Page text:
09/12/2012 01:21 pm ET Updated Nov 12, 2012

Timothy Dolan and Simone Campbell: The DNC's Dueling Religious

I'd sure hate to be the anti-LGBT, anti-woman tantrum-prone cardinal following the sage, rabbinic and serenely exuberant Sister Simone Campbell at the Democratic National Convention. But Timothy Dolan -- who is, by the way, not "America's pope" (as the papist fringe likes to call him) -- did just that.

It was difficult to see how the audience responded. As was the case in Tampa, the camera tended to focus on the reverential faces in the crowd as the cardinal prayed. The texts of the two prayers themselves are similar. In both the RNC and DNC prayers, Timothy Dolan mentioned Romney and Ryan by name. In each he referred to Obama and Biden as "the President and Vice President." Dolan waxed slightly more prosaic on the protections of the yet to be born in the DNC prayer, but did devoted extra syllables to the rights of immigrants in the RNC speech. But so far as the contest between dueling Catholic religious in the DNC arena is concerned, Sister Simone Campbell was the winner who took all.

I confess that I have a problem with prayer at political conventions. I have no problem with prayer in general. I happen to pray quite often, and when I pray, I generally begin and end with the sign of the cross. When I pray with those who do not share my Christian faith, however, I do not make the sign of the cross. Although some hysterical fundamentalist fringe Roman Catholics would say this is one of the several aspects of my religiosity or lack of it that proves that I am not "really Catholic," I do believe the more Christ-centered approach to praying with Muslims and Jews is to do so without the sign of the cross. To toss in the names of Abraham and Moses is to offer too little too late -- is to throw the Muslims and Jews a pro-forma bone. It does not much ameliorate the prayerful big-footing at hand.

The cross as a symbol means many things to many people. I understand why people wear crosses and crucifixes. I wear a cross. It has a powerful, positive meaning for me. For Jews, Muslims and those who do not believe, the cross does not convey a loving message. I found interesting that Campbell left her cross at home on Wednesday night -- perhaps out of a desire not to offend those who do not believe as she does. Maybe she thought a cross superfluous, given all that authentic Christ radiating out through her pores. Maybe she imagined a little color (in the form of a tiny bit of lipstick, and a bold blue jacket) might be more consistent with the bold and joyful commitment to "God's grandeur" -- to borrow the great poet Gerard Manley Hopkins' term -- she aimed to communicate, and that a little pearl necklace might better convey the simple, quiet irridescence of her faith than would some clobberingly garish hip-hop-worthy religious "bling."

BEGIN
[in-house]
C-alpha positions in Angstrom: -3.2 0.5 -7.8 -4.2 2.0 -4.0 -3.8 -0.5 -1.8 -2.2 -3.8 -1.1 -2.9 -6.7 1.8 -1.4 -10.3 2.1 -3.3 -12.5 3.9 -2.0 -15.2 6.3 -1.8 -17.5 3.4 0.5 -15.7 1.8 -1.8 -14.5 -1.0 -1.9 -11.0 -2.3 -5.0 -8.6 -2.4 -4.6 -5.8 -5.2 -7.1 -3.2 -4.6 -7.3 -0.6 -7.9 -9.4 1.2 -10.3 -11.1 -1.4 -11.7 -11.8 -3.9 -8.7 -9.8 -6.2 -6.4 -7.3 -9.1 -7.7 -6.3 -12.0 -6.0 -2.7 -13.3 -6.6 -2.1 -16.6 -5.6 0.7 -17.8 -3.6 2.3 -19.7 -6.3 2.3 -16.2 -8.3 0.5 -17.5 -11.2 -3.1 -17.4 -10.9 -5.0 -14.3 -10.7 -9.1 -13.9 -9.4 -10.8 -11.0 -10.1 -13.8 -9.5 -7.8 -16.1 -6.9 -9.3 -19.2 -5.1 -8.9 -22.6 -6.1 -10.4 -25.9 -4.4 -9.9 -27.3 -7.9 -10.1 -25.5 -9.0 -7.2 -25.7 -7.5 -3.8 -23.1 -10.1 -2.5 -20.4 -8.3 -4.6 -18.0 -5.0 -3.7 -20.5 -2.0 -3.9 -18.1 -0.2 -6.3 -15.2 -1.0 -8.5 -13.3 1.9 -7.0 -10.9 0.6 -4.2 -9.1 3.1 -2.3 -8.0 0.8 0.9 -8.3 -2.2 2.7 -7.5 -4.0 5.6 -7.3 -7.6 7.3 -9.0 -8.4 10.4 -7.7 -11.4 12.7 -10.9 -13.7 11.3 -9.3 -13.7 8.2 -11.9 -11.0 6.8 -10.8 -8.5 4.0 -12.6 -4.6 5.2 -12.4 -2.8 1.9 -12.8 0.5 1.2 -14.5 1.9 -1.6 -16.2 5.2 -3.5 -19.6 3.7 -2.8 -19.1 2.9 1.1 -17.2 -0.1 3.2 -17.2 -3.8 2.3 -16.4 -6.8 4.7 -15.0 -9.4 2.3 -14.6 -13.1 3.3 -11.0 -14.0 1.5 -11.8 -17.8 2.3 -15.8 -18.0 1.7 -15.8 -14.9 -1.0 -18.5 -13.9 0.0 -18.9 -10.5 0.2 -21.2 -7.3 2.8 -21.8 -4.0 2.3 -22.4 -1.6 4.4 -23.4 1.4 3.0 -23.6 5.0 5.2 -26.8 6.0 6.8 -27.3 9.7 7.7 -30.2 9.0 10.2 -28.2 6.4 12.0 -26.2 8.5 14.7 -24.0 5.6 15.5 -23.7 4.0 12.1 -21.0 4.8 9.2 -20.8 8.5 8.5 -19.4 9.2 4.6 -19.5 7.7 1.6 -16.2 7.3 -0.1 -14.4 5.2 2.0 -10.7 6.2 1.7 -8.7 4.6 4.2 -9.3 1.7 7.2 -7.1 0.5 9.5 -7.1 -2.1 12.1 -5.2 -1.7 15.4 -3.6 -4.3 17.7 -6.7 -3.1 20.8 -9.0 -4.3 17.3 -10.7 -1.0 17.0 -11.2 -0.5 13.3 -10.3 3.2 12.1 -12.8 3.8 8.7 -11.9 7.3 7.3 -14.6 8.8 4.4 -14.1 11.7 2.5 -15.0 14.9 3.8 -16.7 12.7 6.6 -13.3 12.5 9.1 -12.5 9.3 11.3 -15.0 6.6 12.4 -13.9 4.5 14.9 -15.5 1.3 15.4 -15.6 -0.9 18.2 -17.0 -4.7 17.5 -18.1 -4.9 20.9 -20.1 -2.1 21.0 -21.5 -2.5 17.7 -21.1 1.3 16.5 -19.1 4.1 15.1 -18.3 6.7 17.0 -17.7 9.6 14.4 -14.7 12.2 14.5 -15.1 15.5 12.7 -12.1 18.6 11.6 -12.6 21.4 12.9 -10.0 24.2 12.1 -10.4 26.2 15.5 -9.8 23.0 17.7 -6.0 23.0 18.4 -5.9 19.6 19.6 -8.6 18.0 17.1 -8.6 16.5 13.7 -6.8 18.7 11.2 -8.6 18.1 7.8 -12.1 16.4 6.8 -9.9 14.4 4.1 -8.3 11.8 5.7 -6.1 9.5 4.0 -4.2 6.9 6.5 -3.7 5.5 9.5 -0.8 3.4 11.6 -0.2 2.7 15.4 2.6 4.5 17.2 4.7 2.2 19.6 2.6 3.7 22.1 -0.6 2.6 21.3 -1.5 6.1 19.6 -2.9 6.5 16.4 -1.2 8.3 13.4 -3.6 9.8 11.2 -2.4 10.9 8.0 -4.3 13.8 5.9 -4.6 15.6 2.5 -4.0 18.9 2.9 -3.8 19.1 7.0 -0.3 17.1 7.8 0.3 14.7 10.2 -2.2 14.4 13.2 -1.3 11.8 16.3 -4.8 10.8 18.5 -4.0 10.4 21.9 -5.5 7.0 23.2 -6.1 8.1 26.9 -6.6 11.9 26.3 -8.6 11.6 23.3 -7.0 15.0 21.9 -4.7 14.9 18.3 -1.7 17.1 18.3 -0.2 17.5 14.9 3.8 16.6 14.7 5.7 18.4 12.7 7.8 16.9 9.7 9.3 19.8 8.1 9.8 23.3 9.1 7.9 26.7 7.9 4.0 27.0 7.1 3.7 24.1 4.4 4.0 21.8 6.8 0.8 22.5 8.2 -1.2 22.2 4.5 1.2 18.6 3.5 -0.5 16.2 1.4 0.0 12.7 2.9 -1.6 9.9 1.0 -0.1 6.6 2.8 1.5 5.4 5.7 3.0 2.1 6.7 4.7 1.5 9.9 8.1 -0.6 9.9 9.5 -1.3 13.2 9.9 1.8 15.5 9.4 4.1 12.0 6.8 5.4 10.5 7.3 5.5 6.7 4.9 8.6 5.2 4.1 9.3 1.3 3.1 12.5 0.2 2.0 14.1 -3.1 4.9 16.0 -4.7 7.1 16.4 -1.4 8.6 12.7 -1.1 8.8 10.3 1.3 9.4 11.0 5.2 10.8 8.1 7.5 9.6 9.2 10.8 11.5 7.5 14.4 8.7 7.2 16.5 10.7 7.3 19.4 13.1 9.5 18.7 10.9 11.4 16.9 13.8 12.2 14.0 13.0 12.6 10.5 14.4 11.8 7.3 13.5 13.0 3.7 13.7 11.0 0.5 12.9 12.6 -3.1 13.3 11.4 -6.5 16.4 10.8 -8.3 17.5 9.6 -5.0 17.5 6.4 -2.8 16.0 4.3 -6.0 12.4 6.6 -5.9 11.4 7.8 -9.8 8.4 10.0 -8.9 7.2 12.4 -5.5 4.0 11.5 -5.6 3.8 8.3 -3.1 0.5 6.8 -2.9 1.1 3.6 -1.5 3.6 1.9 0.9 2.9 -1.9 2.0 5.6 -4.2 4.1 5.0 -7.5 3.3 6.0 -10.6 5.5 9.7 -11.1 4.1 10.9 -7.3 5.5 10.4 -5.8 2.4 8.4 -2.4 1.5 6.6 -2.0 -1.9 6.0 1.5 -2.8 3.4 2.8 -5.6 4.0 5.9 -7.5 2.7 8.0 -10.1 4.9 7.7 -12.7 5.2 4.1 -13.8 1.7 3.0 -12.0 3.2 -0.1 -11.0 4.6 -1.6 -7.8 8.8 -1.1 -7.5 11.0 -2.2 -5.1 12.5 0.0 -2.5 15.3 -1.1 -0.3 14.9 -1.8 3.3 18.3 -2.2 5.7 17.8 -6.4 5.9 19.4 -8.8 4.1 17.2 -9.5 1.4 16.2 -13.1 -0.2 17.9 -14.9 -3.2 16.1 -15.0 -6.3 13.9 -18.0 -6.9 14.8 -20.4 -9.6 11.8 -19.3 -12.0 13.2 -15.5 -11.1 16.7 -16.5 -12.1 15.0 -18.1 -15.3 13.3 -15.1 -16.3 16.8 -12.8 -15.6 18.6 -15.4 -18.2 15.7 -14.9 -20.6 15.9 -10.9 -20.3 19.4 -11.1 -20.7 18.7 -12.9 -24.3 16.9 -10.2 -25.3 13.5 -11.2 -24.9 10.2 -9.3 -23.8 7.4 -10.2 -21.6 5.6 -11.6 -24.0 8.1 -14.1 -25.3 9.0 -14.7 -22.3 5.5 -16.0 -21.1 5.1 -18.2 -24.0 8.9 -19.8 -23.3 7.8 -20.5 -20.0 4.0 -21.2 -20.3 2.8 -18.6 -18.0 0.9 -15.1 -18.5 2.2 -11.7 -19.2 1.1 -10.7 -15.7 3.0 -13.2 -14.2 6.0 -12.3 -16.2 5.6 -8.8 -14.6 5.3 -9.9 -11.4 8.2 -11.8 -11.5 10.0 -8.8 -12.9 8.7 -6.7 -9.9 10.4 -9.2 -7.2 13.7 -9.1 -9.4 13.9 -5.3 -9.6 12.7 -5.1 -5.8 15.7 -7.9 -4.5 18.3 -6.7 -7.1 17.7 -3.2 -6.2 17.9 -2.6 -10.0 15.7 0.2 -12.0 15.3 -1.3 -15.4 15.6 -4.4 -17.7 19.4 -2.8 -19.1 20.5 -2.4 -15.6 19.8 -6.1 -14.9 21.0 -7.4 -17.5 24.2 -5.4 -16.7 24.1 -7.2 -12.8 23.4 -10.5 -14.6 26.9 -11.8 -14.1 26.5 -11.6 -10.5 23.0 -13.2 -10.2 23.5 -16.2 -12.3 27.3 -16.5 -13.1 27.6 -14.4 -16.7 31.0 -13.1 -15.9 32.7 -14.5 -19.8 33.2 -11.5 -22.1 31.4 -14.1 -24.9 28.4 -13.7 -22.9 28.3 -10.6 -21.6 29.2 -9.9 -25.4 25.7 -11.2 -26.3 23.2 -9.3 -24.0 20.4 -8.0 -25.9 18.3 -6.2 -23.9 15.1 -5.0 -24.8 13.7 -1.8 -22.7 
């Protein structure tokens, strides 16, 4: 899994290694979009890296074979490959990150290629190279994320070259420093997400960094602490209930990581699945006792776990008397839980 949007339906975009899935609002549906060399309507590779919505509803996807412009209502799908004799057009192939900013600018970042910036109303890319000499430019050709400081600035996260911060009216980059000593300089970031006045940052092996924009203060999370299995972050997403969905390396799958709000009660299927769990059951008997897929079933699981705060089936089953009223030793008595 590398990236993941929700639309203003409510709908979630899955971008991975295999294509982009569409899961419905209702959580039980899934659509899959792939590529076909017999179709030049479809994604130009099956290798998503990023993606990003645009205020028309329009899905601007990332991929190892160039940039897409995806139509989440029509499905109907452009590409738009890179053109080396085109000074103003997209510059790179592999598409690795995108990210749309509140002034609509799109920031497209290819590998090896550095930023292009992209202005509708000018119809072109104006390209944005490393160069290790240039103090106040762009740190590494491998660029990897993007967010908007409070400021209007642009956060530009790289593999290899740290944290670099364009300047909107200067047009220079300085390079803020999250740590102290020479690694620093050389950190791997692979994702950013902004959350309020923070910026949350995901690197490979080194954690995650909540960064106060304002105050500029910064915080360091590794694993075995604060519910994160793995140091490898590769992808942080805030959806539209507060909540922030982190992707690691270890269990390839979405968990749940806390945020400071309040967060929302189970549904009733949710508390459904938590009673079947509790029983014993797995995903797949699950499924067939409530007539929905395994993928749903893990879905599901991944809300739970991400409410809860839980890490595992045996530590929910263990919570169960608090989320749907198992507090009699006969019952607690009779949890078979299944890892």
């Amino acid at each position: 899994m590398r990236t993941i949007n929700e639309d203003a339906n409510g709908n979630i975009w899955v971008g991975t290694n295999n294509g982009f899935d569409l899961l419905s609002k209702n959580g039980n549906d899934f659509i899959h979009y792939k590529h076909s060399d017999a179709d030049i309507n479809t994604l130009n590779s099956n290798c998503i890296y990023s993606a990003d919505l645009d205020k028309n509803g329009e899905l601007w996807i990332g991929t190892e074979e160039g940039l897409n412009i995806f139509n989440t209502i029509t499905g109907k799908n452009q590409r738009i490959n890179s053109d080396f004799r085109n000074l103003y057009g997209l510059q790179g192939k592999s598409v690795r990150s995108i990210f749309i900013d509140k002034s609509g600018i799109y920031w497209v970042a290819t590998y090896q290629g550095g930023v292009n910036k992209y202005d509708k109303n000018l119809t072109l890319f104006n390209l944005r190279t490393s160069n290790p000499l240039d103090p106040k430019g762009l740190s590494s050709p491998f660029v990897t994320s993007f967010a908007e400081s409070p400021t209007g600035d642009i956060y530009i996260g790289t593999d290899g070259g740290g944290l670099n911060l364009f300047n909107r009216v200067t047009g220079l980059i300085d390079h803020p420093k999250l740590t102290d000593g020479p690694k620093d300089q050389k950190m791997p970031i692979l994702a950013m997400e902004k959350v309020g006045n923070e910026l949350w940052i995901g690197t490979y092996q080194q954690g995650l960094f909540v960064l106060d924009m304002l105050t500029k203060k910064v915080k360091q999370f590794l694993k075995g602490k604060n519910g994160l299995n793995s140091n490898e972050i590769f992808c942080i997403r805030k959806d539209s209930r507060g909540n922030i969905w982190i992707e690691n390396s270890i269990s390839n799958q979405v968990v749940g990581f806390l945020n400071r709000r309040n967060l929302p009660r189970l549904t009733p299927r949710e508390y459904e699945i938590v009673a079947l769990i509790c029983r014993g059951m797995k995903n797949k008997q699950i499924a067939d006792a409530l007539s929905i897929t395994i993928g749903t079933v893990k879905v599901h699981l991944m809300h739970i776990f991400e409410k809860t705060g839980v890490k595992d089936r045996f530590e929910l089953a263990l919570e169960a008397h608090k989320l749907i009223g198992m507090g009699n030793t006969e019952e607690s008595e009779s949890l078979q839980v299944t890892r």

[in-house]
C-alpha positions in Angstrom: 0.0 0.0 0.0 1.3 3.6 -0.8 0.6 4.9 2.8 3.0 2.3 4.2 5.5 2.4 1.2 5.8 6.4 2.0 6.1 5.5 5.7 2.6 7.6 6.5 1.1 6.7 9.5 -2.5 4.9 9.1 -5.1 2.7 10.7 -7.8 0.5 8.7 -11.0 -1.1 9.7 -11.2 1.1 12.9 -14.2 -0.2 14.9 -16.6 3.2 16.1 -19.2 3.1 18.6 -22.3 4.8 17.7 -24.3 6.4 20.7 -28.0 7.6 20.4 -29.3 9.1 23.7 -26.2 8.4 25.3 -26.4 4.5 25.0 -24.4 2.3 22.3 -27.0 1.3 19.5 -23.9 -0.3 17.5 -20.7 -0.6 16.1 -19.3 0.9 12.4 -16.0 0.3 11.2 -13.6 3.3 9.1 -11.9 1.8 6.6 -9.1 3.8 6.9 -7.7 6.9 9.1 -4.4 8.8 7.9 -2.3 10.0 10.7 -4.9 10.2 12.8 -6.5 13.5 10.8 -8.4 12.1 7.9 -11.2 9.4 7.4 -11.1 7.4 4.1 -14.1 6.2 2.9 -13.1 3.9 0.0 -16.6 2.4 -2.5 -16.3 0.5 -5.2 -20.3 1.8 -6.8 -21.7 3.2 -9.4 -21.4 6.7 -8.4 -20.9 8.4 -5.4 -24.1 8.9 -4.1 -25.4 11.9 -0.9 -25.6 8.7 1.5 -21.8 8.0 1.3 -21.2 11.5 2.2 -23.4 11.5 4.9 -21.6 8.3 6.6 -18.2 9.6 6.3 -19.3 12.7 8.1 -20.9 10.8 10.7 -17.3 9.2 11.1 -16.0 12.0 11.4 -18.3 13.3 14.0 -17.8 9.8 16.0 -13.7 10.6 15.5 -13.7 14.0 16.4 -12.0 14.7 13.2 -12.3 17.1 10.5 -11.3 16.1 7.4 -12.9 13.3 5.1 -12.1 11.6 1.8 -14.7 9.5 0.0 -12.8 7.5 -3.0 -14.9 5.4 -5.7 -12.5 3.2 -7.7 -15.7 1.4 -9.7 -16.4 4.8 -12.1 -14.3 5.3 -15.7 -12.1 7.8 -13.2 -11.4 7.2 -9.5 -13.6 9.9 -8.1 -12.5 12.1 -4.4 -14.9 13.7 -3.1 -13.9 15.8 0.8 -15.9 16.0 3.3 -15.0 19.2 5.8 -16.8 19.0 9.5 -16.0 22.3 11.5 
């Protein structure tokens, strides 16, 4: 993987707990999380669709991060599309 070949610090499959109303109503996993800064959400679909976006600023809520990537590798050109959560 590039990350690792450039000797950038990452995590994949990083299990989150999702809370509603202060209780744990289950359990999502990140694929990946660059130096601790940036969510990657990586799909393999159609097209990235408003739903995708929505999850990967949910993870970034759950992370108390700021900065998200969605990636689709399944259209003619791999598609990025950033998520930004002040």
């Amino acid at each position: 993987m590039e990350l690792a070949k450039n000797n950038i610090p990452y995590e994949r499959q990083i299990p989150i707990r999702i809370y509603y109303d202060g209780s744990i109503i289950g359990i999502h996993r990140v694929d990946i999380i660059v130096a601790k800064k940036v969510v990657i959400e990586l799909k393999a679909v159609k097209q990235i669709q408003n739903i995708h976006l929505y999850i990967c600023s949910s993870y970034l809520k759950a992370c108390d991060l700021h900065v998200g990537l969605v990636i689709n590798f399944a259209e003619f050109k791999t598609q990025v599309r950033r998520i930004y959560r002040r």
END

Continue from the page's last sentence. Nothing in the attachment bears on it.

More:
It appears from the video footage that both Dolan and the DNC crowd behaved themselves. Those who had every moral right to boo the cardinal seem to have abstained. I credit the cardinal too, with good behavior, for he kept his anti-abortion/anti-contraception/anti-homosexuality pitch brief. But Dolan is not in a good position, now, to speak truth to power. he's moving on to a Plan B. Plan A called for the installation of Great White Hope, Dolan, who would be elevated to cardinal and use his power and charisma to mobilize Catholics to overturn Roe v. Wade. Dolan was supposed entice Catholics to stay (and tithe) in a hemorrhaging and retrograde church while making Catholic law the (secular) law of the land. The USCCB (United States Conference of Bishops) passed on more social justice-oriented candidates for USCCB president in order to elect Dolan because Dolan was seen as being both orthodox and cuddly.

Unlike his predecessor, Edward Egan, and his boss, Joseph Ratzinger, Dolan had a touch of charm. Dolan made a deal with the ... pope.

Under the terms of this deal, Dolan had little choice but to embrace the pope's "let them eat cake" attitude toward people who had been victimized as children by priests. Alienating LGBT Catholics was not part of the plan, but Dolan had to be willing to risk that. Dolan sued the first black president. He threatened to cut programs for the poor. He championed, or at least failed to strenuously protest, the Vatican's effort to spy on nuns. He signed off on protecting predators, and refused to be held accountable for credible accusations related to such abetting. In a sense, Timothy Dolan sold his soul to become what some of the fringe super-Catholics call "America's pope." But Roe v. Wade will not be overturned. The same-sex marriage genie is too voluminously out of the bottle (as out of the closet!) to be stopped. Furthermore, Dolan and his fellow conservative bishops, in campaigning for Mitt, sacrificed the balance of their Catholic social justice concerns for the shot they never really had at making abortion and same-sex marriage illegal -- not just for Catholics, but for Americans.

Read "Timothy Dolan and Simone Campbell: The DNC's Dueling Religious" in its entirety on Indie Theology.